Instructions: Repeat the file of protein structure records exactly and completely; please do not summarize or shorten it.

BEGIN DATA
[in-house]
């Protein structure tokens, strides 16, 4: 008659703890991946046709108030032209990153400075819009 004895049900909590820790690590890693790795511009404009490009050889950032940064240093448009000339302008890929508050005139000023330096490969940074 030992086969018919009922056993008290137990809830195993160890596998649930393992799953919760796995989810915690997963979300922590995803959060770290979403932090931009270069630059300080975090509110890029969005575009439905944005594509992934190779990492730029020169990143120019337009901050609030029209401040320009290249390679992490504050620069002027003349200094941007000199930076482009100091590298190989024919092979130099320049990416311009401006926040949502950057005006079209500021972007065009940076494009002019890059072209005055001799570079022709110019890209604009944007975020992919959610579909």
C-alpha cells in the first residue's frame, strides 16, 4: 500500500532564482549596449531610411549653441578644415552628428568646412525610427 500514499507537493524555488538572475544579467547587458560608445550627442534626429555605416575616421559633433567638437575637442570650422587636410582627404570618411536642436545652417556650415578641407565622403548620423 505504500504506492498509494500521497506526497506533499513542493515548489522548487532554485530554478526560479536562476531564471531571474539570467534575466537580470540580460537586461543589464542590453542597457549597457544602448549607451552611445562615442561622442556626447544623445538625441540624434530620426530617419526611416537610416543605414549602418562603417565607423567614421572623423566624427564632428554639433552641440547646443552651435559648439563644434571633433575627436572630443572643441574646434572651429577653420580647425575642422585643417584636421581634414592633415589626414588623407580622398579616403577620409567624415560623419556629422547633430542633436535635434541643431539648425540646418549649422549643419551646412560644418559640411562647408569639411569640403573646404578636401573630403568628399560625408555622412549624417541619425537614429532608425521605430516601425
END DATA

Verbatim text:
[in-house]
């Protein structure tokens, strides 16, 4: 008659703890991946046709108030032209990153400075819009 004895049900909590820790690590890693790795511009404009490009050889950032940064240093448009000339302008890929508050005139000023330096490969940074 030992086969018919009922056993008290137990809830195993160890596998649930393992799953919760796995989810915690997963979300922590995803959060770290979403932090931009270069630059300080975090509110890029969005575009439905944005594509992934190779990492730029020169990143120019337009901050609030029209401040320009290249390679992490504050620069002027003349200094941007000199930076482009100091590298190989024919092979130099320049990416311009401006926040949502950057005006079209500021972007065009940076494009002019890059072209005055001799570079022709110019890209604009944007975020992919959610579909």
C-alpha cells in the first residue's frame, strides 16, 4: 500500500532564482549596449531610411549653441578644415552628428568646412525610427 500514499507537493524555488538572475544579467547587458560608445550627442534626429555605416575616421559633433567638437575637442570650422587636410582627404570618411536642436545652417556650415578641407565622403548620423 505504500504506492498509494500521497506526497506533499513542493515548489522548487532554485530554478526560479536562476531564471531571474539570467534575466537580470540580460537586461543589464542590453542597457549597457544602448549607451552611445562615442561622442556626447544623445538625441540624434530620426530617419526611416537610416543605414549602418562603417565607423567614421572623423566624427564632428554639433552641440547646443552651435559648439563644434571633433575627436572630443572643441574646434572651429577653420580647425575642422585643417584636421581634414592633415589626414588623407580622398579616403577620409567624415560623419556629422547633430542633436535635434541643431539648425540646418549649422549643419551646412560644418559640411562647408569639411569640403573646404578636401573630403568628399560625408555622412549624417541619425537614429532608425521605430516601425